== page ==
Cost Effective Solutions to Global Warming (Part II)
Can Already Existing Atmospheric Greenhouse Gases be Decreased?
“Victory Gardens in the Sky”
October 28, 2014
After years of acrimonious debate among scientists and politicians, the global community is now just beginning to join together to face the reality of the negative consequences of climate change and global warming. A recent report by the Intergovernmental Panel on Climate Change (IPCC, 2014) increased the alarm about the extent of the problem and events to come if significant action is not taken. The panel concluded that greenhouse gases were “the highest in history” and probably “unprecedented in at least the last 800,000 years…Without additional mitigation, and even with adaptation, warming by the end of the 21st century will lead to high to very high risk of severe, widespread and irreversible impacts globally.”
Human induced increases in atmospheric greenhouse gases including carbon dioxide (CO2), methane and nitrous oxide are now at levels considered unsafe. There are many proposed possible solutions for decreasing the future generation of greenhouse gases such as decreased reliance on fossil fuels. However, there is little discussion as to ways to lower elevated greenhouse gases already released in the atmosphere. If we are unable to decrease these already high levels, we will experience significant climactic consequences for many decades to come even with drastic cuts in new emissions. This report proposes a mechanism for decreasing current levels of atmospheric greenhouse gases utilizing high altitude balloons and other near-space vehicles as “Victory Gardens in the Sky” to metabolize atmospheric CO2 and methane gases.
The proposal is speculative in nature with many logistic, economic and engineering details needing to be addressed to determine the feasibility of the project. The paper is therefore being presented as a “seed of an idea” designed for consideration and comment. Whether this “seed” has merit and can have appreciable impact on this extensive problem will have to be determined with discussion and feedback from experts familiar with the technical details and major challenges facing a project such as this. Since there is scant discussion among climate scientists about ways to diminish current atmospheric greenhouse gas levels it was thought that these ideas should be presented as a starting point. The paper is the second in a series of cost-effective solutions by www.ecoalliances.org.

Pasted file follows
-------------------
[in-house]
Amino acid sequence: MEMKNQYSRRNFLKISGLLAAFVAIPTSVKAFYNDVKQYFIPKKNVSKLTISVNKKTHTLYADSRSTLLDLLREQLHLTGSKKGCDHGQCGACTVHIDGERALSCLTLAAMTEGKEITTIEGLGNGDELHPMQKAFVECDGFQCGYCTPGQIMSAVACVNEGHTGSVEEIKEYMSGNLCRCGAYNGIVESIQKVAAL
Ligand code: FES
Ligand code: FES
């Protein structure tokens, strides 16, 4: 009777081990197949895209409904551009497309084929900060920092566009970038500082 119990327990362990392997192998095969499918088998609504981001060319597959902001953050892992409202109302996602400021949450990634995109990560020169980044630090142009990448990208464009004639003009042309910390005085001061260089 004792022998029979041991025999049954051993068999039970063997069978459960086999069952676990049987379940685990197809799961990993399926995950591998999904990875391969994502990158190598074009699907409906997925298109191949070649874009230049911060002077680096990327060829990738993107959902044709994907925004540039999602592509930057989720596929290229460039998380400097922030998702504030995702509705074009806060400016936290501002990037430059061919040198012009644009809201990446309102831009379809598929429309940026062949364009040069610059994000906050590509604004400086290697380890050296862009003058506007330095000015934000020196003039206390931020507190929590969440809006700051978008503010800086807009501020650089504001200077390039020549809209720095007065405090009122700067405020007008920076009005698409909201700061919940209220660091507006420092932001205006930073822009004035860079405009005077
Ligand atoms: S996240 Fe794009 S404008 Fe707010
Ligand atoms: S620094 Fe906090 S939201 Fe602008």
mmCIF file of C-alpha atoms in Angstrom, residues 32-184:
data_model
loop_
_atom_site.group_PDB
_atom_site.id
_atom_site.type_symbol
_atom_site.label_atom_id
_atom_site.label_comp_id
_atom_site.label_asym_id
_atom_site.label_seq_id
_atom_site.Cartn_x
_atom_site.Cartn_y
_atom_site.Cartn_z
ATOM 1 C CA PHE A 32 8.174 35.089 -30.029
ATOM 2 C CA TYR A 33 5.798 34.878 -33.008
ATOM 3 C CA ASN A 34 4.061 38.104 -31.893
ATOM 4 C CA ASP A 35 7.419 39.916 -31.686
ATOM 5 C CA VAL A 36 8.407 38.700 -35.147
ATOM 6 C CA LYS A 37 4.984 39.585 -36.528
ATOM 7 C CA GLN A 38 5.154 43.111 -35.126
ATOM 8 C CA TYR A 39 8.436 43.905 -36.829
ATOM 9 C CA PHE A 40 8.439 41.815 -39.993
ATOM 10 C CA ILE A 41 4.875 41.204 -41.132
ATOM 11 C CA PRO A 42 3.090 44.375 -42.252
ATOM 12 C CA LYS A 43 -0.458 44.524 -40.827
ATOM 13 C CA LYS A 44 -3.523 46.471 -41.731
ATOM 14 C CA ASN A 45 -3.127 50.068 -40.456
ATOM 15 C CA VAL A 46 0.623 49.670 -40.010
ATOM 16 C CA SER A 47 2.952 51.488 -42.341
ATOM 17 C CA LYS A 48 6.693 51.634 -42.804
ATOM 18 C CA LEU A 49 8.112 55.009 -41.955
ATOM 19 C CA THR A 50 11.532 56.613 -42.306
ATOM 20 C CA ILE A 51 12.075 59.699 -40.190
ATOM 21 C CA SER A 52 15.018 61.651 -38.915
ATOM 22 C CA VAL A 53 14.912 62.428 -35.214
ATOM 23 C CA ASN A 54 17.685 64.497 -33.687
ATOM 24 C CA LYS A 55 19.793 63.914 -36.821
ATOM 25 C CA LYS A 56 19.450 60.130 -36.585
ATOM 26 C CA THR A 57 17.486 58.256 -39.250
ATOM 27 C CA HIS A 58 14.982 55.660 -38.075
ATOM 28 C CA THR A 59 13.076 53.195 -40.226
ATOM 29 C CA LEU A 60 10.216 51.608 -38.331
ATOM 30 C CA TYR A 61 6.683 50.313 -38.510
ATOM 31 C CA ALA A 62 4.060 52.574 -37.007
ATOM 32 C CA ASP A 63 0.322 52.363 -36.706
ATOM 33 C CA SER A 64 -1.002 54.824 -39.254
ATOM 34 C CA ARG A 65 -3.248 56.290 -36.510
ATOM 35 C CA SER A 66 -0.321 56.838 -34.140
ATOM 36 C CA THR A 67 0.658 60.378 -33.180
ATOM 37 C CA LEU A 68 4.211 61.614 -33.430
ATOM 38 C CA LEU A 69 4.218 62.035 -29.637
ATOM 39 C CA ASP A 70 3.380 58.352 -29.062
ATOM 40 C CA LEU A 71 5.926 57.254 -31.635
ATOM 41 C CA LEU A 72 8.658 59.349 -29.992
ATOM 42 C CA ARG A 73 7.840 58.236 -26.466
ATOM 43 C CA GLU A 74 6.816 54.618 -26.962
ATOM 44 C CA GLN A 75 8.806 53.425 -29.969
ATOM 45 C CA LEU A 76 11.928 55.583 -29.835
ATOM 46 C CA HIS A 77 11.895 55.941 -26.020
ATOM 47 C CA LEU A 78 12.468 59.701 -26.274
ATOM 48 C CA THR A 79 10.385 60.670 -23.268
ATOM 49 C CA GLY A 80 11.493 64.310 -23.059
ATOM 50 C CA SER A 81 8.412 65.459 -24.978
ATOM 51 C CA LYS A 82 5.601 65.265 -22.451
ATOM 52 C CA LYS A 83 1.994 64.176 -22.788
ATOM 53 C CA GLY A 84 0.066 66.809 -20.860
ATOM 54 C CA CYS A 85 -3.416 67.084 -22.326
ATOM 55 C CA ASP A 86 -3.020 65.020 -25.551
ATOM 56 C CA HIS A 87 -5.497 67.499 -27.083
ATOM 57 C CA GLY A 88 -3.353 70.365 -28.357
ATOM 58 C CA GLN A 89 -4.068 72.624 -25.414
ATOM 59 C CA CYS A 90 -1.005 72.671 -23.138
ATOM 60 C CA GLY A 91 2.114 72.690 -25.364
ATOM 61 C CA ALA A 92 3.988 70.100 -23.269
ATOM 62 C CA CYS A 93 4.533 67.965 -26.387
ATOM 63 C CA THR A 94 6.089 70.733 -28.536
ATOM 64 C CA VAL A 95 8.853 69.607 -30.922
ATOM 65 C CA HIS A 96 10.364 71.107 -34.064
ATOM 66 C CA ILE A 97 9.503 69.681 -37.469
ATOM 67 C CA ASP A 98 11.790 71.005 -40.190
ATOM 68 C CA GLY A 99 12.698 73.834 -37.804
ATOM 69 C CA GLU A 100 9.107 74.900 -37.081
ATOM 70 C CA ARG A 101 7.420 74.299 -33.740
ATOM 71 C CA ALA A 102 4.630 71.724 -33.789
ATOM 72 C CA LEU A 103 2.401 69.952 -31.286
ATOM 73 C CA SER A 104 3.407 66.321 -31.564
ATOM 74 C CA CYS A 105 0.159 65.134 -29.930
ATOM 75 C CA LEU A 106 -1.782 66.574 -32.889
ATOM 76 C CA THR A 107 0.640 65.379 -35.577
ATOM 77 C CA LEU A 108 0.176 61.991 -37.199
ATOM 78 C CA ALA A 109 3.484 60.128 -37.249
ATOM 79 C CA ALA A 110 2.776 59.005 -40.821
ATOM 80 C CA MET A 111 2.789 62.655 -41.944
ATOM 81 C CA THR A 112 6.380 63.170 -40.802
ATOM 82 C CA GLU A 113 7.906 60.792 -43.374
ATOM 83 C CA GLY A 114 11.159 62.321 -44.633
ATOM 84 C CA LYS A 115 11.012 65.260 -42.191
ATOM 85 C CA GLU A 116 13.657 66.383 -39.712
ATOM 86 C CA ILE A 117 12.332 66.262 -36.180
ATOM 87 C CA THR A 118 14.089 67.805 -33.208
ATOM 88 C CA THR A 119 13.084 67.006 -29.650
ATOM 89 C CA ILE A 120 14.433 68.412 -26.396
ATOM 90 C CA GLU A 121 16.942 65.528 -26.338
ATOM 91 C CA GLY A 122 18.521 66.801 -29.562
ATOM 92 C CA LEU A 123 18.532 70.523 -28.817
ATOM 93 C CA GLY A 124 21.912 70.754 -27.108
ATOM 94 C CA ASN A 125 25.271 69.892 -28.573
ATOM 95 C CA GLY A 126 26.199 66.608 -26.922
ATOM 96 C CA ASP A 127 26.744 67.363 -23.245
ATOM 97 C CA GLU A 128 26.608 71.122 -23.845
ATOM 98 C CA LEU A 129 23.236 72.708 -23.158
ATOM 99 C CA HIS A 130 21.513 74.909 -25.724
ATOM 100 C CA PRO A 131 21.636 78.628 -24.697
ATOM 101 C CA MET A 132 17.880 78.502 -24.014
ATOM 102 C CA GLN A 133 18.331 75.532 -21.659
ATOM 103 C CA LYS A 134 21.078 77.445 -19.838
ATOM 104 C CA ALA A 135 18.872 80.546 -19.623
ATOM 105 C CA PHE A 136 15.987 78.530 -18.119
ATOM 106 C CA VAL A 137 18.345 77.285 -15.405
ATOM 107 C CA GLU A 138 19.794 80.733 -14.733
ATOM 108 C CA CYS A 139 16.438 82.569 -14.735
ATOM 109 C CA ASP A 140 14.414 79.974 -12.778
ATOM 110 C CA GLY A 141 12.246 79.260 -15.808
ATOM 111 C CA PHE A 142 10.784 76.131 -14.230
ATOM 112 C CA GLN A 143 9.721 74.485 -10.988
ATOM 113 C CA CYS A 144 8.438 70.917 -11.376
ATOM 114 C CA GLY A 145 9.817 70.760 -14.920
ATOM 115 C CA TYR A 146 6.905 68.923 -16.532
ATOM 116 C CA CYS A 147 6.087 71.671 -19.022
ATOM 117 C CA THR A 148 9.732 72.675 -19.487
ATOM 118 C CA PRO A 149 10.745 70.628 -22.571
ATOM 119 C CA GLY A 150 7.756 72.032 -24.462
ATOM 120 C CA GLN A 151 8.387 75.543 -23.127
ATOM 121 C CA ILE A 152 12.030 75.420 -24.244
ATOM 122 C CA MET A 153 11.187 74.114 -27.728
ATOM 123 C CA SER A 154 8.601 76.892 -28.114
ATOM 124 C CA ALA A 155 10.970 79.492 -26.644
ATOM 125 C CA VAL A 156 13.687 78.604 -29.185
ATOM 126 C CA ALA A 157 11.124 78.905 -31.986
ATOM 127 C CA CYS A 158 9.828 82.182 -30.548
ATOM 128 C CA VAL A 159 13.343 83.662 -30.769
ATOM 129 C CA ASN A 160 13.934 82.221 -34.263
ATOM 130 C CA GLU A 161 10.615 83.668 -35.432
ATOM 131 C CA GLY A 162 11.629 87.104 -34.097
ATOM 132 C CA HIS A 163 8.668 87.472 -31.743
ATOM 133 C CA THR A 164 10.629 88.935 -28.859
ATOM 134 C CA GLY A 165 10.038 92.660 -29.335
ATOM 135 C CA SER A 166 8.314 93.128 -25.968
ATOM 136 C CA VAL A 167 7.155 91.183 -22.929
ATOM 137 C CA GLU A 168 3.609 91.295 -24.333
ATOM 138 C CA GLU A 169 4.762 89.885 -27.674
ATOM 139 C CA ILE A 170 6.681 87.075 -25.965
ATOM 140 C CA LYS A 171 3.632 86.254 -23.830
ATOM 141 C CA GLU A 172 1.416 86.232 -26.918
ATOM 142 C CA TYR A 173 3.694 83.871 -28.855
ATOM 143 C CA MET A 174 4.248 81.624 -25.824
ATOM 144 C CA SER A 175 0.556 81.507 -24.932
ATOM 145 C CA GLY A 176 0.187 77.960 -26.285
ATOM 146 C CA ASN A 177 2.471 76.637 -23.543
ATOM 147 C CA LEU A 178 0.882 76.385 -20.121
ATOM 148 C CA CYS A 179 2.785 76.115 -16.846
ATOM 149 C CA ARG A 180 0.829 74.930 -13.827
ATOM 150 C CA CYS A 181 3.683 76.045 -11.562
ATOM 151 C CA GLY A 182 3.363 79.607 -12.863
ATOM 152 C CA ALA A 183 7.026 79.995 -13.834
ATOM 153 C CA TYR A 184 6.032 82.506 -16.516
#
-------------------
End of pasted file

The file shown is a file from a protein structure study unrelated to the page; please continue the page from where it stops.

Atmospheric Greenhouse Gas Levels
Greenhouse gases including carbon dioxide (CO2), methane and nitrous oxide are naturally occurring gases that trap energy from the sun and maintain the earth’s average temperature at a temperate 15 degrees Celsius (60 degrees Fahrenheit). Without these gases the earth would be far too cold for current life forms to exist and they are therefore essential supporting the planet’s ecosystems.
As has been well reviewed in a companion paper on this site “Victory Trees and Gardens: A Framework for Action,” these gases have been increasingly rapidly and dramatically since the onset of the industrial revolution in the mid-1700s. Carbon dioxide (CO2), the main greenhouse gas is now near 400 parts per million (ppm). As shown in Figure 1 (Scripps Institute of Oceanography, 2014), ice core data samples reveal that levels such as these have not been seen in at least 800,000 years and possibly many millions of years (Tripati et al., 2009).
An effective way to visualize the critical nature of the elevated CO2 levels is to use a car radiator/temperature gauge (Figure 2). Our “car/earth” has been operating at CO2 levels between 200 and 300 for at least 800,000 years. In just the last 250 years, we have increased levels to near 400 and are now in the “red zone.” These levels are continuing to rise at over 1% per year. In order to avoid the serious consequences of operating at dangerously high temperatures, we must take control of the emissions we are generating and continuing to increase. If we neglect the early warning signs of melting glaciers, increasingly frequent and intense storms and increased global temperatures our “car/earth” will began to experience serious operating dysfunction. At some point, when the earth’s buffers are overloaded in capacity the negative consequences will accelerate. Without decreasing the temperature and causative factors, the passengers will experience many serious negative consequences and ecological challenges as the “car/earth” readjusts to its new higher operating temperatures.